H.L. Wan , L.P. Zhang , M.A. Brown , X.J. Wu , J.H. Wang , L. Yang , Z. Deng and J.P. Wu
  Meat from yak (Bos grunniens) is a primary staple in diets of people in western China. Yak meat has low-fat content, high protein and good amino acid and fatty acid profiles. However, meat from yak may be less tender than meat from Bos taurus cattle. Gannan Black yaks (n = 181) were used to investigate the effects of age at harvest and aging days on meat quality characteristics of M. longissimus dorsi. Yaks were harvested at 2, 3 and 4 year of age and muscles of each yak carcass were aged for 0, 1, 3, 7, 14 or 21 days at 4°C and frozen at -20°C until analyzed. Age at harvest affected shear force and percentage fat, protein and moisture (p<0.05). Aging days affected shear force, retort cooking loss, pressing loss, moist cooking loss, pH, percentage fat, moisture (p<0.01) and protein (p<0.10). There were interactions between aging days and age at harvest for shear force, moisture and protein (p<0.01). Aging days appeared to have a greater effect on shear force than age at harvest and tended to moderate the age at harvest effect on shear force. When cooked in retortable bags, cooking loss decreased until 3 days postmortem after which it remained relatively constant. When steam cooked, meat aged 7 days had the lowest cooking loss (p<0.05). Pressing loss decreased until 3 days postmortem then remained relatively constant. After thawing, pH decreased during the 21 days period of postmortem aging with the greatest decline in the first 24 h (6.68-5.73 from 2-24 h postmortem). Results suggest that aging yak meat 7 days is sufficient for acceptable tenderness and meat quality.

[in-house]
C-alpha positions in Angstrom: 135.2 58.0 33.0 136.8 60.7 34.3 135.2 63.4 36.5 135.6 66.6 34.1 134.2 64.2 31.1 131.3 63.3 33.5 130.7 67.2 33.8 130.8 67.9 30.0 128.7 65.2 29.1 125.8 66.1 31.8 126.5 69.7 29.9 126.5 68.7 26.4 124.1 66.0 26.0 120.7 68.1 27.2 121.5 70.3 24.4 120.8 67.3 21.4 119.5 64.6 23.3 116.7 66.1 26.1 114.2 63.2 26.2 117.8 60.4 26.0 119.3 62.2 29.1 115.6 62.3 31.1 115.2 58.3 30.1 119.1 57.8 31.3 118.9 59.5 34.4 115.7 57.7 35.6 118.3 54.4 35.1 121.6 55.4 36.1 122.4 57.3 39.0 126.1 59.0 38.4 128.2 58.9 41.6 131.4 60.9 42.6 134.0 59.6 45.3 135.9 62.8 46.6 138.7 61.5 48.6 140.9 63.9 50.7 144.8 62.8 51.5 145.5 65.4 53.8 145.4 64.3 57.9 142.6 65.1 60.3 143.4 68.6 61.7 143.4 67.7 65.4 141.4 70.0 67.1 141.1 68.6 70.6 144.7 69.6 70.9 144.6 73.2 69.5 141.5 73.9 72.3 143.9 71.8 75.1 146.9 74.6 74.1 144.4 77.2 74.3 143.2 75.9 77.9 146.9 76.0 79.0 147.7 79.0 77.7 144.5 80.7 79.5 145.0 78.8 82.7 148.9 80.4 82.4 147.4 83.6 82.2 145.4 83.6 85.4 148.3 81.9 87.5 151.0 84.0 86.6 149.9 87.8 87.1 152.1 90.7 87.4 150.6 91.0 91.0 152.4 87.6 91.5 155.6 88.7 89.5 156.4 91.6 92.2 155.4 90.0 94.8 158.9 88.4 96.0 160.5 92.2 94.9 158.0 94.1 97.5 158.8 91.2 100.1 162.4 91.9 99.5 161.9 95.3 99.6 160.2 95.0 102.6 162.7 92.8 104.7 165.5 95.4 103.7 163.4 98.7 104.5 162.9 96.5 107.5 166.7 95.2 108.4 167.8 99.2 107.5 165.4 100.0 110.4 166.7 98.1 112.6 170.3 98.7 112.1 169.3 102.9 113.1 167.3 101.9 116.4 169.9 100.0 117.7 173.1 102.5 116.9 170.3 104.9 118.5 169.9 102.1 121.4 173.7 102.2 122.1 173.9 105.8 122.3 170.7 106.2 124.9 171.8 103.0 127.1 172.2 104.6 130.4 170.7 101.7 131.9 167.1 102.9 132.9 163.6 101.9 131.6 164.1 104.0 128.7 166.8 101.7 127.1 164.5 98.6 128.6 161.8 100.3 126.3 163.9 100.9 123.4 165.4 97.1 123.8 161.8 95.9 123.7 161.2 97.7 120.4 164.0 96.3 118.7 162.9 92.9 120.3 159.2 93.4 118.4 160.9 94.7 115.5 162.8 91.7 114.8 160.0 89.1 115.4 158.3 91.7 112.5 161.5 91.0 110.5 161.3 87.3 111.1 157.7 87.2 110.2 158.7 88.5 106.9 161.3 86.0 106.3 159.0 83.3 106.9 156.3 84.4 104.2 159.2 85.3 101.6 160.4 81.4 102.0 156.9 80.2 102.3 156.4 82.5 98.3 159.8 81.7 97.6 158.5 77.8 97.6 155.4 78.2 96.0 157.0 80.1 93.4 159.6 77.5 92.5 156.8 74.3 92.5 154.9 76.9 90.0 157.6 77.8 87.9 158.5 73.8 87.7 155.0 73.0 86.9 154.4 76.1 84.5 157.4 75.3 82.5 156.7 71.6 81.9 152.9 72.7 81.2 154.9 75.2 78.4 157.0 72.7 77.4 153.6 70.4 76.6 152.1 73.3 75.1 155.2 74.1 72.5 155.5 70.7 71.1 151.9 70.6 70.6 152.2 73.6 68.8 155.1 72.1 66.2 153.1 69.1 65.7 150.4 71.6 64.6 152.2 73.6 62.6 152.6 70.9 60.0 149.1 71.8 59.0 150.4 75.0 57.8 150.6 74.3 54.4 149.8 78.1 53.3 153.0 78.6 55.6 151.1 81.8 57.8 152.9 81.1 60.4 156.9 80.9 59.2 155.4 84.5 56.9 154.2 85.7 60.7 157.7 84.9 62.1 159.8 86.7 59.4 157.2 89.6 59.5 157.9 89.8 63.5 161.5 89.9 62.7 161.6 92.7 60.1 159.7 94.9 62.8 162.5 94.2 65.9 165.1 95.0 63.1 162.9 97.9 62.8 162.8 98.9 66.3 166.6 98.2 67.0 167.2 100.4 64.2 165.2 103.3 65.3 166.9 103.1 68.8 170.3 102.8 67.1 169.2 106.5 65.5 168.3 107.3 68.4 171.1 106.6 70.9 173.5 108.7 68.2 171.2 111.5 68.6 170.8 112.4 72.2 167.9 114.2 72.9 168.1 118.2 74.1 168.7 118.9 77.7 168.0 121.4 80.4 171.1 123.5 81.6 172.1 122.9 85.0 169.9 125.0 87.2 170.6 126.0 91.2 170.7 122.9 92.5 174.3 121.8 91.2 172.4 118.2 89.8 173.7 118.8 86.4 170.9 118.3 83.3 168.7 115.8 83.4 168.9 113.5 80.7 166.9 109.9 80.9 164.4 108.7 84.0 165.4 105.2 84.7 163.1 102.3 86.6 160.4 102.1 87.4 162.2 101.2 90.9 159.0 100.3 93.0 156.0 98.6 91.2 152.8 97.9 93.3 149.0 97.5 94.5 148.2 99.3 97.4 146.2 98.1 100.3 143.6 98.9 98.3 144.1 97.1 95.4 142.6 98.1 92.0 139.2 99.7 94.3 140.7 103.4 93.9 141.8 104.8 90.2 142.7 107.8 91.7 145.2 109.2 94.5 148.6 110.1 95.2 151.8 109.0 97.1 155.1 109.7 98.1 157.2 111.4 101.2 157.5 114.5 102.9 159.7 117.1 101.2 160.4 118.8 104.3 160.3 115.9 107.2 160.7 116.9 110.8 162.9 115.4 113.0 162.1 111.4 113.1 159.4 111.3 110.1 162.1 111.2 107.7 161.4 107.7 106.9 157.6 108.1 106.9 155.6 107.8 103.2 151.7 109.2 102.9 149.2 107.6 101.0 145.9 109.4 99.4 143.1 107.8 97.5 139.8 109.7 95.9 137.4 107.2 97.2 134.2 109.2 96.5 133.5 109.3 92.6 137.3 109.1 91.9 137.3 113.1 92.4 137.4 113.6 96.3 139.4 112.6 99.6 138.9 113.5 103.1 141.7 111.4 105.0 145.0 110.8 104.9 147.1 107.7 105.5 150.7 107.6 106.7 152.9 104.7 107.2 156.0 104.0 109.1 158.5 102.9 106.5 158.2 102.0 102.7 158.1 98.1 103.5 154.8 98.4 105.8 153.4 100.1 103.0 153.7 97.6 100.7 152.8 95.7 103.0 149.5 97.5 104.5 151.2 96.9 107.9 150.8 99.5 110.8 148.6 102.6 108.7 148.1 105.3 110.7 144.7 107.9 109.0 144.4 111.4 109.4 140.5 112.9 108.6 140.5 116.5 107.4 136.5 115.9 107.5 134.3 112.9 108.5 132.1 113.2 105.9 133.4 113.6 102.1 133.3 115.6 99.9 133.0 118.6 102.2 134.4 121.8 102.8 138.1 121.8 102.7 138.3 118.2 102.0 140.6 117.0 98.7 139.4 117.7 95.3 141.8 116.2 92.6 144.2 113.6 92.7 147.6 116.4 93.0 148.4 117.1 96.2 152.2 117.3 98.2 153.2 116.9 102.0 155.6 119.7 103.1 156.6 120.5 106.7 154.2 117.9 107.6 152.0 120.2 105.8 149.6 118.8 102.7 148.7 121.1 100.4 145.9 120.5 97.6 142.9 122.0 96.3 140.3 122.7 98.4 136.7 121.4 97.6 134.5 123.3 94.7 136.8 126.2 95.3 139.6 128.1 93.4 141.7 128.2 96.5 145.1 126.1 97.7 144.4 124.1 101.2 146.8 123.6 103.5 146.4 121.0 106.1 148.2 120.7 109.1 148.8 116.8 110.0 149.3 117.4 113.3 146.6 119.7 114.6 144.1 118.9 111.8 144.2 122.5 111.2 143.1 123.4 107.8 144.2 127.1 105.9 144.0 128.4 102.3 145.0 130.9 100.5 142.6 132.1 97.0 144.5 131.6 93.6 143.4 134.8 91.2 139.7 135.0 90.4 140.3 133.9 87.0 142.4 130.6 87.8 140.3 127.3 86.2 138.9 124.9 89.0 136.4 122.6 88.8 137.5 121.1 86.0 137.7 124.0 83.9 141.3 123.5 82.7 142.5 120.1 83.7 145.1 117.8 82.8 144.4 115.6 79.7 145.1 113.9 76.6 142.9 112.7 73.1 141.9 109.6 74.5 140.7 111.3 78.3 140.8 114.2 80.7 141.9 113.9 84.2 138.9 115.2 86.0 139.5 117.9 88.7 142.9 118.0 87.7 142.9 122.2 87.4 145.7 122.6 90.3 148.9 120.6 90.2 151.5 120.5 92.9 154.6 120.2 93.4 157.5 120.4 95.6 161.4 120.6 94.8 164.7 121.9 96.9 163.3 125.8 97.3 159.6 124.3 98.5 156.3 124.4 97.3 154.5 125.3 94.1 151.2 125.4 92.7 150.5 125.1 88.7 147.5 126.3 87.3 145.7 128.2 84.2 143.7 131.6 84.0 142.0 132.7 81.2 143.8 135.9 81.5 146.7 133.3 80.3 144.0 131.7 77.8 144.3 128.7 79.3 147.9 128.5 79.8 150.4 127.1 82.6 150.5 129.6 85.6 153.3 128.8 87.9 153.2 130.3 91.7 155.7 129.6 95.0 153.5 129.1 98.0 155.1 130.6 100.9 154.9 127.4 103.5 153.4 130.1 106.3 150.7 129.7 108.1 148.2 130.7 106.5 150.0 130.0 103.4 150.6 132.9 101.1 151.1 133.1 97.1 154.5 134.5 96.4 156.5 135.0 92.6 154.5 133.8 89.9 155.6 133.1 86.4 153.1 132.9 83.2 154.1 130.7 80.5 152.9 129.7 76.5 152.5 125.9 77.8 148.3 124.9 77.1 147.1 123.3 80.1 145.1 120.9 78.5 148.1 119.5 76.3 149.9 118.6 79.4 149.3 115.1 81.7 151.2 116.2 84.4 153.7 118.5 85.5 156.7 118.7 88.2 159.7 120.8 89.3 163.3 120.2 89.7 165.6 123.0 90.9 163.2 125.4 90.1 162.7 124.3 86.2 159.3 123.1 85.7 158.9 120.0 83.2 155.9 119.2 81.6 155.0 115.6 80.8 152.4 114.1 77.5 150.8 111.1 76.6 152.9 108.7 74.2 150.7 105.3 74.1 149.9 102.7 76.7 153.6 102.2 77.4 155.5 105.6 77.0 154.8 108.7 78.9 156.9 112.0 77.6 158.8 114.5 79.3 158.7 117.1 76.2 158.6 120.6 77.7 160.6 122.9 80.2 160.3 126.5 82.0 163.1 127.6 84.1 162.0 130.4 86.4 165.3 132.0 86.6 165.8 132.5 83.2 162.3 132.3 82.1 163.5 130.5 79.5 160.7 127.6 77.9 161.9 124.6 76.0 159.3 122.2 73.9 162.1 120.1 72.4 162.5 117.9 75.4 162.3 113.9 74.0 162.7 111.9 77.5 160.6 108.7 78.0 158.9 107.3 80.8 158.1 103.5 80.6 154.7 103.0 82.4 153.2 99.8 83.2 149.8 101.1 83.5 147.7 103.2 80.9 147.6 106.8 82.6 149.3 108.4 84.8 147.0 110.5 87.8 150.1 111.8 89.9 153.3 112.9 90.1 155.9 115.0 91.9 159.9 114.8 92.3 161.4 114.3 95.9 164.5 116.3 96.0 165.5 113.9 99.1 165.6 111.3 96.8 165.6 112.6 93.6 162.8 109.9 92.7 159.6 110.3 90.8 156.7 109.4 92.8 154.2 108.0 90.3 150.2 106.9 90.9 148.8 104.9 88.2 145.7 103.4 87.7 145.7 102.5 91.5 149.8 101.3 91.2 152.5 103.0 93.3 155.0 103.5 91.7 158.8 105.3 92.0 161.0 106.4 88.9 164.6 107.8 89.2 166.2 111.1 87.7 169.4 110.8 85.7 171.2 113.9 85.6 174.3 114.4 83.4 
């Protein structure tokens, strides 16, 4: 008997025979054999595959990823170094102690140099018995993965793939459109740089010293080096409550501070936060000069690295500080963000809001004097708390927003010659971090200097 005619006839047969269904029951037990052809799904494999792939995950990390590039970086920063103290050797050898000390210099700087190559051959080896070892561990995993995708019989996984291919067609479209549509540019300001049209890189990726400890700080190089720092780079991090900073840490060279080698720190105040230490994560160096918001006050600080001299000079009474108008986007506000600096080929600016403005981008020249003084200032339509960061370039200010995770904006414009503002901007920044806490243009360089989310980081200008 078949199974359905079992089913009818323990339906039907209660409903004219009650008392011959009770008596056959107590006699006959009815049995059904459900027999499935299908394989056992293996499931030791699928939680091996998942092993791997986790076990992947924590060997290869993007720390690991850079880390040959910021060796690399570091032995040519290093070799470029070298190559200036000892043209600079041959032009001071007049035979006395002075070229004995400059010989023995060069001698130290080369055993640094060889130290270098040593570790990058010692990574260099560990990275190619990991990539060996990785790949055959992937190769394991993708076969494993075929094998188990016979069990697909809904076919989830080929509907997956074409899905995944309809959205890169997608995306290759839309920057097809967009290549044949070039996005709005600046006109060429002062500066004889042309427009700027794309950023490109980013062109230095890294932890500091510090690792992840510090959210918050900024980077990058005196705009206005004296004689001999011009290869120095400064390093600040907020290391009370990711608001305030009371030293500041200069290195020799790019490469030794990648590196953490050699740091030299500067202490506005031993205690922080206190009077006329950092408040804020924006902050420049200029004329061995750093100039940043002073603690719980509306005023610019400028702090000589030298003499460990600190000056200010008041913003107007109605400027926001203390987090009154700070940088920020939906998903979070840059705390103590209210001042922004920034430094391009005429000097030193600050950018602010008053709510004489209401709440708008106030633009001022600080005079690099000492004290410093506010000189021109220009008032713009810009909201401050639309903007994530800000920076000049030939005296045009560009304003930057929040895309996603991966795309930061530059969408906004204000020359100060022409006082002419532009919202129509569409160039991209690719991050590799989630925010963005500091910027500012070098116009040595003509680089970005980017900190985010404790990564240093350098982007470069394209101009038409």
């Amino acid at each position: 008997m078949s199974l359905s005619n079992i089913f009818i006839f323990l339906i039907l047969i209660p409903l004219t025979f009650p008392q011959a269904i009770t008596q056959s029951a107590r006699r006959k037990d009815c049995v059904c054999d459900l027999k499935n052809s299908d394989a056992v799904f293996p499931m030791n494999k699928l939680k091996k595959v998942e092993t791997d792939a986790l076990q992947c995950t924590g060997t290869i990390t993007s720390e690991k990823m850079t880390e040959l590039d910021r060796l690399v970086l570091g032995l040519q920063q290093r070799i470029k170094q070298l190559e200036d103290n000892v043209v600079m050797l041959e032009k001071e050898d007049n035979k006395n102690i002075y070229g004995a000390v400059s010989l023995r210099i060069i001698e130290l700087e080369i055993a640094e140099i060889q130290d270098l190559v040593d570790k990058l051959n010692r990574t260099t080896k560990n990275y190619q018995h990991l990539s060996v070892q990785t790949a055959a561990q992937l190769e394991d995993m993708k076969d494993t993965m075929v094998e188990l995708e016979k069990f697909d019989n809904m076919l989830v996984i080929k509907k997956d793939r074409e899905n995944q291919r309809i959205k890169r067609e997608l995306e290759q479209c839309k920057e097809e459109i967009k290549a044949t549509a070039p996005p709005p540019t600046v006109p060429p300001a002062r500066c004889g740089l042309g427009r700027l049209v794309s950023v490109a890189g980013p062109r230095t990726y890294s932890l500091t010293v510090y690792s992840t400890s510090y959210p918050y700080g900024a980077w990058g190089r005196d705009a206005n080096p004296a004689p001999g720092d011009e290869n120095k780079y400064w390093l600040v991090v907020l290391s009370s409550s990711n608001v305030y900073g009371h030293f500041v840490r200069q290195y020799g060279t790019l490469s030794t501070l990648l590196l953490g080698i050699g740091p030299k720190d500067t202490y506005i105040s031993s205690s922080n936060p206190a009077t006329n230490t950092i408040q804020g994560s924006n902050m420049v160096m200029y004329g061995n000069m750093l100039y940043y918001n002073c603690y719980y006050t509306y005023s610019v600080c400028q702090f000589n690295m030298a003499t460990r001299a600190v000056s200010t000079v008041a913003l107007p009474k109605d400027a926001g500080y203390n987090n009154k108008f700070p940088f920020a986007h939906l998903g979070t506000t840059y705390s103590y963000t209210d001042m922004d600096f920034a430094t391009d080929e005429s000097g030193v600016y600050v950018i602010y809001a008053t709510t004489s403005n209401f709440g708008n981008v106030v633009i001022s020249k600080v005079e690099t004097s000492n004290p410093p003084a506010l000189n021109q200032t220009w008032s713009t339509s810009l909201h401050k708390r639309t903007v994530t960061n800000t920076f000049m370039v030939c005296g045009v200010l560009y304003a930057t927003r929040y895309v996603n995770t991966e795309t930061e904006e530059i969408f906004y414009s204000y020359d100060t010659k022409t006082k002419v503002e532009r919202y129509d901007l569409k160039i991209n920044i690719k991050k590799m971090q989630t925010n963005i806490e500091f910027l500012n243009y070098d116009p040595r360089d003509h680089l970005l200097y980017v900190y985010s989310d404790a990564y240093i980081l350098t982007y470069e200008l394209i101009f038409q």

E.L. Walker , S.A. Nusz , D.H. Keisler and M.A. Brown
  Bermudagrass (Cynodon dactylon) is a high quality, abundant warm-season grass grown in temperate regions of the United States. While research data exists to support protein supplementation of steers grazing bermudagrass pastures, no such data exists for management of lambs and meat goat kids. The objective was to evaluate growth response of lambs and meat goat kids grazing bermudagrass with or without access to a commercial 21% CP protein tub (PT vs. NPT). Two trials were conducted in El Reno, Oklahoma, starting in June and ending in August in 2007 and 2008. In 2007 and 2008, respectively 29 and 54 meat goat kids (90±5 days of age) and 68 and 62 lambs of wool and hair breeds (and reciprocal crosses; 100±5 days of age) were utilized. Animals were stratified by weight, breed and gender and randomly assigned to 1.2 ha of common bermudagrass pasture with (n = 2) or without (n = 2) access to a commercial 21% CP protein tub. Growth of animals was assessed by change in body weights and serum concentrations of leptin every 2 weeks during grazing periods of 71 days for 2007 and 56 days for 2008. Sheep had greater ADG than goats (p<0.05) and breeds of sheep differed in ADG (p≤0.05). Ad libitum protein supplementation tubs had no effect on ADG or serum leptin of either lambs or kids grazing bermudagrass. These data do not support the need for protein supplementation of lambs and meat goat kids grazing bermudagrass.